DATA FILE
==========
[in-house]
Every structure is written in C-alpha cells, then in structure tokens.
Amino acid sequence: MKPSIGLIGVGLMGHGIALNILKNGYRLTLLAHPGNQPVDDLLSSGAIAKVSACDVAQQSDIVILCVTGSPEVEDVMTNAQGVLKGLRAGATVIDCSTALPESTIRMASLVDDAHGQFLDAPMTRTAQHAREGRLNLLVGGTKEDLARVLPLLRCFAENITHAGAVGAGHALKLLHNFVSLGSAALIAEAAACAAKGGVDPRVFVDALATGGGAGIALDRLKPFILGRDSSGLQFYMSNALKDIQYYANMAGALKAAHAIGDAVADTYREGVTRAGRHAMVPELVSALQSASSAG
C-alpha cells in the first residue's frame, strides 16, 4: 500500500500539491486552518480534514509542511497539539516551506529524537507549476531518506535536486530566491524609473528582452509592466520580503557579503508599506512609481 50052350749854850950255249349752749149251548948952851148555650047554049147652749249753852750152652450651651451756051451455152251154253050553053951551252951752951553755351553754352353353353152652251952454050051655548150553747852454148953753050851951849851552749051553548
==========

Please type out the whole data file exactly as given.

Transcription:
[in-house]
Every structure is written in C-alpha cells, then in structure tokens.
Amino acid sequence: MKPSIGLIGVGLMGHGIALNILKNGYRLTLLAHPGNQPVDDLLSSGAIAKVSACDVAQQSDIVILCVTGSPEVEDVMTNAQGVLKGLRAGATVIDCSTALPESTIRMASLVDDAHGQFLDAPMTRTAQHAREGRLNLLVGGTKEDLARVLPLLRCFAENITHAGAVGAGHALKLLHNFVSLGSAALIAEAAACAAKGGVDPRVFVDALATGGGAGIALDRLKPFILGRDSSGLQFYMSNALKDIQYYANMAGALKAAHAIGDAVADTYREGVTRAGRHAMVPELVSALQSASSAG
C-alpha cells in the first residue's frame, strides 16, 4: 500500500500539491486552518480534514509542511497539539516551506529524537507549476531518506535536486530566491524609473528582452509592466520580503557579503508599506512609481 50052350749854850950255249349752749149251548948952851148555650047554049147652749249753852750152652450651651451756051451455152251154253050553053951551252951752951553755351553754352353353353152652251952454050051655548150553747852454148953753050851951849851552749051553548